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Serbia: Amended incentives for hiring new employees and social security contribution rates

17 June 2014   (0 Comments)
Posted by: Author: BDK Advokati/Attorneys at Law
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Author: BDK Advokati/Attorneys at Law

Starting 1 July 2014, a new set of rules regulating tax and social security incentives for employers hiring new employees will apply. Novelties were introduced by the Amendments to the Law on Social Security Contributions and the Amendments of the Law on Personal Income Tax (jointly referred to as "Amendments”), both adopted on 30 May 2014.

The Amendments envisage the possibility of partial refund of personal income tax and social security contributions paid on the salaries of newly hired employees. The aggregate amount of tax and contributions refund depends on the number of new employees: 65% for 1 - 9 new employees, 70% for 10 - 99 new employees, and 75% for employing 100 or more new employees.

The new incentive will apply in the period from 1 July 2014 until 30 June 2016, provided that: (i) if the employer was established prior to 31 March 2014, employment of new individuals results in the increase of the total number of employees working for the employer, compared to the status on 31 March 2014, (ii) the new employees are duly registered with the competent social security funds, and (iii) the new employees have been registered as unemployed with the National Employment Service for at least six months continuously (three months in case of apprentices) and have not generated any work-based income during that time.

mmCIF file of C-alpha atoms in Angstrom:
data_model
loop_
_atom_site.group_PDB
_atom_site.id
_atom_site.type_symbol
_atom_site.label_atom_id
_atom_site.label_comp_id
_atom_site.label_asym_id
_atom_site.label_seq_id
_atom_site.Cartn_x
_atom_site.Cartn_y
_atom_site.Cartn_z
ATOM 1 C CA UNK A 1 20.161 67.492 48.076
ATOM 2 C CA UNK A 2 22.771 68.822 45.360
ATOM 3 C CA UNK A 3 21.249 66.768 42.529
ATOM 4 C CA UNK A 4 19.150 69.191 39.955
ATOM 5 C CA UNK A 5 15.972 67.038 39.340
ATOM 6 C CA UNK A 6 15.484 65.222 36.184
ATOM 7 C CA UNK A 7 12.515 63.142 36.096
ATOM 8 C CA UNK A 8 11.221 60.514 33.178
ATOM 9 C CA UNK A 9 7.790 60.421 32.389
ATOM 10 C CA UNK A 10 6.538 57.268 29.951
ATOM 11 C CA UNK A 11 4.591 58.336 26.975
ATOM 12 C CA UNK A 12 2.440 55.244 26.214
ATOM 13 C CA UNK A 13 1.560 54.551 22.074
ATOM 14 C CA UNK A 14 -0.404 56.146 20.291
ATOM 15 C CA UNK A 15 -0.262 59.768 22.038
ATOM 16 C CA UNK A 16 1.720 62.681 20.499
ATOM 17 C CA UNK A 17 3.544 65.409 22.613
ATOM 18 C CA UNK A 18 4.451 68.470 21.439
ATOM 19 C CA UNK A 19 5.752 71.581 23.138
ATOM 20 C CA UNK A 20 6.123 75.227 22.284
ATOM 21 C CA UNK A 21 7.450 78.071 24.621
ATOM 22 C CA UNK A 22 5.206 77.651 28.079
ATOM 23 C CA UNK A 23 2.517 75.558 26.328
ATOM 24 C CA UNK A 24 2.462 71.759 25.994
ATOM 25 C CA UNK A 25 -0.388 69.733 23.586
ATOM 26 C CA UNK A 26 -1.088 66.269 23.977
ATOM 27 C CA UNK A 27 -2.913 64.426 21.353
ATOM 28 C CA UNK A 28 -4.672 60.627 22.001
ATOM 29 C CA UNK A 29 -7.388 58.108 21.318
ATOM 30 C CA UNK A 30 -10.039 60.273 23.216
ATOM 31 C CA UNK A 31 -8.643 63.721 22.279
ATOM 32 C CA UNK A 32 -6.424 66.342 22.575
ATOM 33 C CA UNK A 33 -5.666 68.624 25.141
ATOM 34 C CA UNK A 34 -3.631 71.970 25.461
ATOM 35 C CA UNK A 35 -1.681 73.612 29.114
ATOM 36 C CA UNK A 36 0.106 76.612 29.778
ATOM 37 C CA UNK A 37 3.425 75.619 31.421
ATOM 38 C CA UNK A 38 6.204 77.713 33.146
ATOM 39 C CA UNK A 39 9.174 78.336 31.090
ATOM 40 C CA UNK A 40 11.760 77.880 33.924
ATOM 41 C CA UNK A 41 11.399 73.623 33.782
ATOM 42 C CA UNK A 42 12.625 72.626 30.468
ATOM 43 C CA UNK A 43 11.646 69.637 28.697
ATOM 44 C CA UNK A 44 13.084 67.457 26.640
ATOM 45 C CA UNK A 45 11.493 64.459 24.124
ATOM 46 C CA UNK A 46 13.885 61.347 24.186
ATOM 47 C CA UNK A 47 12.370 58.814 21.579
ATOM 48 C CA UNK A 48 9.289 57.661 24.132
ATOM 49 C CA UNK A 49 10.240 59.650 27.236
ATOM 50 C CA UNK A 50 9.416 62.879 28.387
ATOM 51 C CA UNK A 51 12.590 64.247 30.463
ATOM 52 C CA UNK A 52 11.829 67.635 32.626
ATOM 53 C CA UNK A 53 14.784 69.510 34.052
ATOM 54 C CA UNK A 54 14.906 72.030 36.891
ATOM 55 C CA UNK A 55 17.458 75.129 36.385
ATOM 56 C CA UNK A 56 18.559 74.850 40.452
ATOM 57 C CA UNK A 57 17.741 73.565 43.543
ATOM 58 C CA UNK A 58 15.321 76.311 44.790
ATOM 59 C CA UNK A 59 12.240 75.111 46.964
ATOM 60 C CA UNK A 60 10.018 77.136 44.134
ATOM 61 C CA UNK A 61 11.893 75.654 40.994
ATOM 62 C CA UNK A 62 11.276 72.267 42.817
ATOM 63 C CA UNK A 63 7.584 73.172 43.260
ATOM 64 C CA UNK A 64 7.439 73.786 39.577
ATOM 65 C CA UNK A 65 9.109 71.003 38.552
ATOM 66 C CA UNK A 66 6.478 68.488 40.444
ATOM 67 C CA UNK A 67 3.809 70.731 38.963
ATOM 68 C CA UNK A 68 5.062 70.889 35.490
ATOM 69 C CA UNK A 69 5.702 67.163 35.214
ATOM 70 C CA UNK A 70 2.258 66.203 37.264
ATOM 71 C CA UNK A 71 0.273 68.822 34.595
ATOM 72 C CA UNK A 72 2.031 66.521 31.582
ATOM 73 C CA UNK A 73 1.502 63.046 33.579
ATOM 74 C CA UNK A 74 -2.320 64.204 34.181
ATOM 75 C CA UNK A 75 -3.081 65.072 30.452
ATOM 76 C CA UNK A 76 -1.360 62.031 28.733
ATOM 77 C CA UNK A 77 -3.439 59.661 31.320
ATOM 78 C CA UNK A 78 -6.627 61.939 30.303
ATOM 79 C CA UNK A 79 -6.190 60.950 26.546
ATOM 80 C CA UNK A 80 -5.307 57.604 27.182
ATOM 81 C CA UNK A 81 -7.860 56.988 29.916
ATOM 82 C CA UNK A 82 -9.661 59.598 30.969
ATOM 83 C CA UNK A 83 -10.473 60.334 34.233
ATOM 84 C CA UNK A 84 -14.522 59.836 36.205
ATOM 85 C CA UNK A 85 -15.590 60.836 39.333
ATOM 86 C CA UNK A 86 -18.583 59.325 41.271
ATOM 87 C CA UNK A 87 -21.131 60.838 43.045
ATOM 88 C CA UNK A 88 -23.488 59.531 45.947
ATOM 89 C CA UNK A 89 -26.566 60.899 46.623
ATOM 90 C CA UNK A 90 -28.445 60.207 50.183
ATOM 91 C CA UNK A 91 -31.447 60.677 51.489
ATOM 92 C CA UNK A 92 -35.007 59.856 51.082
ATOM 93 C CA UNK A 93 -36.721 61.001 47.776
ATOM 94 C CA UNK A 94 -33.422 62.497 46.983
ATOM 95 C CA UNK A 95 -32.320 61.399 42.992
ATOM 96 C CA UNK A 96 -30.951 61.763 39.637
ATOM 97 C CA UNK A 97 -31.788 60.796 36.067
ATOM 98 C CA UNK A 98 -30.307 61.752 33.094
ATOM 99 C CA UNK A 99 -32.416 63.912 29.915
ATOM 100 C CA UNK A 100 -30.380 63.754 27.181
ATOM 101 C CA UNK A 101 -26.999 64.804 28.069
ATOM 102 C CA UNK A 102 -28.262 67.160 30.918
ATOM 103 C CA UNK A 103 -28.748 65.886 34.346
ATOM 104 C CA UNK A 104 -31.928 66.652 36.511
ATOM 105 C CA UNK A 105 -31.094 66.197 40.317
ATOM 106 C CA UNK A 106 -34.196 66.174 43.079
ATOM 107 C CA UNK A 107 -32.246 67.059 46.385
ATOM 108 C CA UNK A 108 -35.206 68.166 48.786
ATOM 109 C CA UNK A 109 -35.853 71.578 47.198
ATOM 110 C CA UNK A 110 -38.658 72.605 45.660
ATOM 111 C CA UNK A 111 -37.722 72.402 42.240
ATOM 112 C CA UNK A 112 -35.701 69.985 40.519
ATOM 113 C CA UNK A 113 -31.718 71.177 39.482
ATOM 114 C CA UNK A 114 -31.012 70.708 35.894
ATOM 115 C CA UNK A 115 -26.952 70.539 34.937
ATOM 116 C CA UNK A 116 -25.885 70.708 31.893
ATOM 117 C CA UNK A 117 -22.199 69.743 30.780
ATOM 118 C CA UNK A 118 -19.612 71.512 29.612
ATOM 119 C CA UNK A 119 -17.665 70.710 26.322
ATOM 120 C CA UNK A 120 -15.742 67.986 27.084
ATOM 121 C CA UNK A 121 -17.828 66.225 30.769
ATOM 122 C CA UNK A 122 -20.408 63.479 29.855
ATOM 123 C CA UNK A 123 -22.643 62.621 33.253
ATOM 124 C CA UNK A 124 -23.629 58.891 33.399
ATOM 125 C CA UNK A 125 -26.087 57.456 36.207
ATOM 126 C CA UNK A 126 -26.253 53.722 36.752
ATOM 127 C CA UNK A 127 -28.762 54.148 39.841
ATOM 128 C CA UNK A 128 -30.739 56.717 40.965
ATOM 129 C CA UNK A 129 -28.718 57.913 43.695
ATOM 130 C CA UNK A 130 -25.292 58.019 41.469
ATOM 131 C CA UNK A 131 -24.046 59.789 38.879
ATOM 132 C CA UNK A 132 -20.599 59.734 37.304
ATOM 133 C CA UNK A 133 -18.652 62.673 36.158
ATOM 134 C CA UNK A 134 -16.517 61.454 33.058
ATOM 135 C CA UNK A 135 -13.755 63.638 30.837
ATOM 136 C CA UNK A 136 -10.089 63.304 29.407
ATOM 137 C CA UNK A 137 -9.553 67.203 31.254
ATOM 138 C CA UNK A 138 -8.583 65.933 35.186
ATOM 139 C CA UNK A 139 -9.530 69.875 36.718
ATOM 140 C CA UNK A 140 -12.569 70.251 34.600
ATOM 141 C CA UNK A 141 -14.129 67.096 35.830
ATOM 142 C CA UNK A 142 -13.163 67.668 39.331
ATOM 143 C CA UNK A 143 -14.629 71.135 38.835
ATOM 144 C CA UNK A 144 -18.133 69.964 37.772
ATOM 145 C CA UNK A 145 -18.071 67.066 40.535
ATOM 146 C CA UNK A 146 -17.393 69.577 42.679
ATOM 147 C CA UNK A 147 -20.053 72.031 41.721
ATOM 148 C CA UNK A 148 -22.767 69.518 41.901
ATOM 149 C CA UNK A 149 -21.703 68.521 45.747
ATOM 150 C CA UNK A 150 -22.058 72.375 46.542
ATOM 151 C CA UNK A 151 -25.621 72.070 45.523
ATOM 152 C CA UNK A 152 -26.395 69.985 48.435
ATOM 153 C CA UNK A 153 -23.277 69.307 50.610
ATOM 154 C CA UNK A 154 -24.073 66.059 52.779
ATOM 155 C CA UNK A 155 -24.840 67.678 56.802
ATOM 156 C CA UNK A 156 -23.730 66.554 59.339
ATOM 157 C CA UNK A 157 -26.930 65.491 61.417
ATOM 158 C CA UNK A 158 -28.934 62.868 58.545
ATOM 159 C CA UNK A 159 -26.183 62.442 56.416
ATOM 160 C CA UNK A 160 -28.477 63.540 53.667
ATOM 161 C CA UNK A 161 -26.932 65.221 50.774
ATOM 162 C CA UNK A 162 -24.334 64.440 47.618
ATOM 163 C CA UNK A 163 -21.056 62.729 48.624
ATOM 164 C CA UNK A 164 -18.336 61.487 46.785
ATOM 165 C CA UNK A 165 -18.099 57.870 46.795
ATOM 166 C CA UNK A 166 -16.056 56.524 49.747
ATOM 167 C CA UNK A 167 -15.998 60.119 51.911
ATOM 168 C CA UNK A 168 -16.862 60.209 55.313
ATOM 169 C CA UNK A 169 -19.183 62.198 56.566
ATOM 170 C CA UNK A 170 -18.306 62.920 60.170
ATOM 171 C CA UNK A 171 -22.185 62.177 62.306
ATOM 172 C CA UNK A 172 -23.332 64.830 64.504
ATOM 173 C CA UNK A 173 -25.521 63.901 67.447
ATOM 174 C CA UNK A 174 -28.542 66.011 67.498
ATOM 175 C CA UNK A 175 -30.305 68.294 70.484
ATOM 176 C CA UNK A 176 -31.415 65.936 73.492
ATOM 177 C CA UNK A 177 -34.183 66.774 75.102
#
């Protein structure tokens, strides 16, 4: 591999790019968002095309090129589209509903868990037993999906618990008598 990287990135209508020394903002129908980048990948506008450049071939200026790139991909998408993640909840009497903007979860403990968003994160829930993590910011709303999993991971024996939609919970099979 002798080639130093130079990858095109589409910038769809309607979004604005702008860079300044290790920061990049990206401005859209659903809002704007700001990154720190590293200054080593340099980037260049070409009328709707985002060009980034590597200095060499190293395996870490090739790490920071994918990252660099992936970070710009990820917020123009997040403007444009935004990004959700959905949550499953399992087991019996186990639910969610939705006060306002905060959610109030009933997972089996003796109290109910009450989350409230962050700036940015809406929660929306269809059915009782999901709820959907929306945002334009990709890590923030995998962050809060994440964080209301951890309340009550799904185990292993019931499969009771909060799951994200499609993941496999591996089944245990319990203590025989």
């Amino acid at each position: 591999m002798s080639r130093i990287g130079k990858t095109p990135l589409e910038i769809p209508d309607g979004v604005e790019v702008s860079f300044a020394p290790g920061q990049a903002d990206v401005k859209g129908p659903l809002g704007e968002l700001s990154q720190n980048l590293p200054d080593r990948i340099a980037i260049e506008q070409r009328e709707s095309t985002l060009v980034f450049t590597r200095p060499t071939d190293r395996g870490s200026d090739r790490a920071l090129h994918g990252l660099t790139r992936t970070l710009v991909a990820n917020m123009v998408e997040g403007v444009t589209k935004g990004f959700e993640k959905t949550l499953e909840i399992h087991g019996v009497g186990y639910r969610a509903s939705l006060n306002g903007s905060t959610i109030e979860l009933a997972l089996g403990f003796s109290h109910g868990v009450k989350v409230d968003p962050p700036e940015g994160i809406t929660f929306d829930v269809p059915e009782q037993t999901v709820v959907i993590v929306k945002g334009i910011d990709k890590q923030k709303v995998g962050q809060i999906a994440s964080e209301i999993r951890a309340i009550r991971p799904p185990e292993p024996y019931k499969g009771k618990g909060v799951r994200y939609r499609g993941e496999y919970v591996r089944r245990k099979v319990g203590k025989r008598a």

The incentive does not apply if the new employees were previously employed by a person/entity related to the employer. Also, employers who already benefit from another employment incentive provided under the Serbian regulations (e.g. under the Regulation on Incitement of Employment) are not eligible for the incentives introduced by the Amendments. Finally, only private sector employers can benefit from the incentives.     

The Amendments to the Law on Social Security Contributions also envisage a 2% reduction of the mandatory pension insurance rate and a simultaneous 2% increase of the mandatory health insurance rate. Hence, the overall burden on employers remains unchanged. 

This article first appeared on lexology.com.


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